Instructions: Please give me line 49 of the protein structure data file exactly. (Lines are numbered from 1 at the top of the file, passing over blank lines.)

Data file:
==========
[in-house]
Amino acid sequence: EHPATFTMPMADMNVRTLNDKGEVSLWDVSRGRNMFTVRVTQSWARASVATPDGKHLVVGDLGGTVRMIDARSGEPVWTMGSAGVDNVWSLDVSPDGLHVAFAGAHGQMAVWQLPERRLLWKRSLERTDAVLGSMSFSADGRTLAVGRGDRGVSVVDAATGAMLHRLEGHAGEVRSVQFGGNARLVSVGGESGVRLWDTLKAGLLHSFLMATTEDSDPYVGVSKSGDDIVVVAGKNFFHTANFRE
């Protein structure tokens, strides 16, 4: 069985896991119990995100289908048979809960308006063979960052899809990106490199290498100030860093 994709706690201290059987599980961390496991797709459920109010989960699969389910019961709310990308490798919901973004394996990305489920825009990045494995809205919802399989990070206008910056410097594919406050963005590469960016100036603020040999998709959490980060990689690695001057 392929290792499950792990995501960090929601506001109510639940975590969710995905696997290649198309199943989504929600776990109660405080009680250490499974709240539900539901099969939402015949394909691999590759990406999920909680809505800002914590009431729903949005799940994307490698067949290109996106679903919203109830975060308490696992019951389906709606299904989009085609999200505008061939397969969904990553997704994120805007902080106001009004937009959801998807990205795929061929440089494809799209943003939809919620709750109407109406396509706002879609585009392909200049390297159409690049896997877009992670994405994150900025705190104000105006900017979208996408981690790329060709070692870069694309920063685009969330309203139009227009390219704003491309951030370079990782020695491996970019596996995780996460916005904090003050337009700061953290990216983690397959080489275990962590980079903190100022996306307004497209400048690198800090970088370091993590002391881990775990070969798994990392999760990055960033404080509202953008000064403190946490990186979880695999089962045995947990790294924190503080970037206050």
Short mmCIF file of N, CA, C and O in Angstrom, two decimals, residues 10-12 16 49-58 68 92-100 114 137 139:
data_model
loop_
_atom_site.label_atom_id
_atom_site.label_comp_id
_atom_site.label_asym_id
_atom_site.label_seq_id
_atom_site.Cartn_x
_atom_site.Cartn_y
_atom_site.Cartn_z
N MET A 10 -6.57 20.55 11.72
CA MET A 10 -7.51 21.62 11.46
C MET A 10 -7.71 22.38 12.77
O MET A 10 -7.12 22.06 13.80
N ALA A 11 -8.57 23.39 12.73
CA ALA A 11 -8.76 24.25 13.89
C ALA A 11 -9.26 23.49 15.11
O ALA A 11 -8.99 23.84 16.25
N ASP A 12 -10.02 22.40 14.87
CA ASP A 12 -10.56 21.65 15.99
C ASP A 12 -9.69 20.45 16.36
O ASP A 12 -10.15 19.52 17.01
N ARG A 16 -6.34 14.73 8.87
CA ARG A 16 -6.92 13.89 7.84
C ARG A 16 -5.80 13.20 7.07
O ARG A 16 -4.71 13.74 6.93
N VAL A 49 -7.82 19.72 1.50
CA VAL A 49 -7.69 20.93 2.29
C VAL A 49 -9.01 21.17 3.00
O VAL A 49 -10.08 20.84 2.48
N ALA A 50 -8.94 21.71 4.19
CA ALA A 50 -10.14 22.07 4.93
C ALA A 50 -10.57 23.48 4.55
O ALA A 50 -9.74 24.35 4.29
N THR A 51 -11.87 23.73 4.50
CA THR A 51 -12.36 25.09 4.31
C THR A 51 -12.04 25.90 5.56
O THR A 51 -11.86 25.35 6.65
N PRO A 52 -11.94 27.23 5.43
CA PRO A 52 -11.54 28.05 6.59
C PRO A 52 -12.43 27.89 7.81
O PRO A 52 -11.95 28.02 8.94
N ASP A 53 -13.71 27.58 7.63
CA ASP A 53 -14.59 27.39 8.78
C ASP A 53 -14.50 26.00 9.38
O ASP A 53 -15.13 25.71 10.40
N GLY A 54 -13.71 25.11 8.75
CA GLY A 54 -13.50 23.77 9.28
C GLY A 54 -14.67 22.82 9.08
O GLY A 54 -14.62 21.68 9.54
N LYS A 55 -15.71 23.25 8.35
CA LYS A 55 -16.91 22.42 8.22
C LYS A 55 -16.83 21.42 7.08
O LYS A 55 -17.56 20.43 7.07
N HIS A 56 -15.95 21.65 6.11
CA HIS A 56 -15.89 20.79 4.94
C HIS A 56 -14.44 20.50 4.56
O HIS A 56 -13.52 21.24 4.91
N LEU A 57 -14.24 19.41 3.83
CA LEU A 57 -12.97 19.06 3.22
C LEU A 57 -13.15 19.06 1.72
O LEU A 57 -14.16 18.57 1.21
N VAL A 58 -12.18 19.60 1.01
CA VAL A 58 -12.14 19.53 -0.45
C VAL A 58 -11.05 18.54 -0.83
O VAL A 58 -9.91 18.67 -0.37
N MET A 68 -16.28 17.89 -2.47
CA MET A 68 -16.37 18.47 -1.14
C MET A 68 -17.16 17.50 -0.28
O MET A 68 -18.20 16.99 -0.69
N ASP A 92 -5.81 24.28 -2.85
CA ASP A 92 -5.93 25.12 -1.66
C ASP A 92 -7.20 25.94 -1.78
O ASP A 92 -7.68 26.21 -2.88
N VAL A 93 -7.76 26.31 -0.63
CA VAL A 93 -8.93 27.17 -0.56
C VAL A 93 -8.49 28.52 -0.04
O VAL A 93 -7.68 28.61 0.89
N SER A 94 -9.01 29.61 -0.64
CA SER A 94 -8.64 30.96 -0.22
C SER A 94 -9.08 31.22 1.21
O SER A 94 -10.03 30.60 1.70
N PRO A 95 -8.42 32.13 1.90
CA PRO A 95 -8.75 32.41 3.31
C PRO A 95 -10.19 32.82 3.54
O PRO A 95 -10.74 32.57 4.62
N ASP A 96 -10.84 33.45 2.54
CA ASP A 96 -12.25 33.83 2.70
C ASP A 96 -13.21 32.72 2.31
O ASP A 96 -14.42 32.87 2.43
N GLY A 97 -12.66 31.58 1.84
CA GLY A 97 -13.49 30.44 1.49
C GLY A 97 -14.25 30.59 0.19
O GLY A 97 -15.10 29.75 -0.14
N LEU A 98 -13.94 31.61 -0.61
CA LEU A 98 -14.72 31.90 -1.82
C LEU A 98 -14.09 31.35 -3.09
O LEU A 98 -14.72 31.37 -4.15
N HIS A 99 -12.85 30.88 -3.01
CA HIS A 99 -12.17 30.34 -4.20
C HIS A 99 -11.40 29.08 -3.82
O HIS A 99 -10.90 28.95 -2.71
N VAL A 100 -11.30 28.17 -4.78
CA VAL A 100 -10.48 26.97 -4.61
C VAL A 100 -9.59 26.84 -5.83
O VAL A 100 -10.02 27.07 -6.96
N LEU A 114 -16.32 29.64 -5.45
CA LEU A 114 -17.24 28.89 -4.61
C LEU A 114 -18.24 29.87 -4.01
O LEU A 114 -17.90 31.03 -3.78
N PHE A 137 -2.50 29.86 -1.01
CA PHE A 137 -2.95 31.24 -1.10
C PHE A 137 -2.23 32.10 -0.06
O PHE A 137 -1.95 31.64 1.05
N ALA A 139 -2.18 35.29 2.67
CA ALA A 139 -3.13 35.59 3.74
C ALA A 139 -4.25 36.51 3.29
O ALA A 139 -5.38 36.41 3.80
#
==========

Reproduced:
O ASP A 53 -15.13 25.71 10.40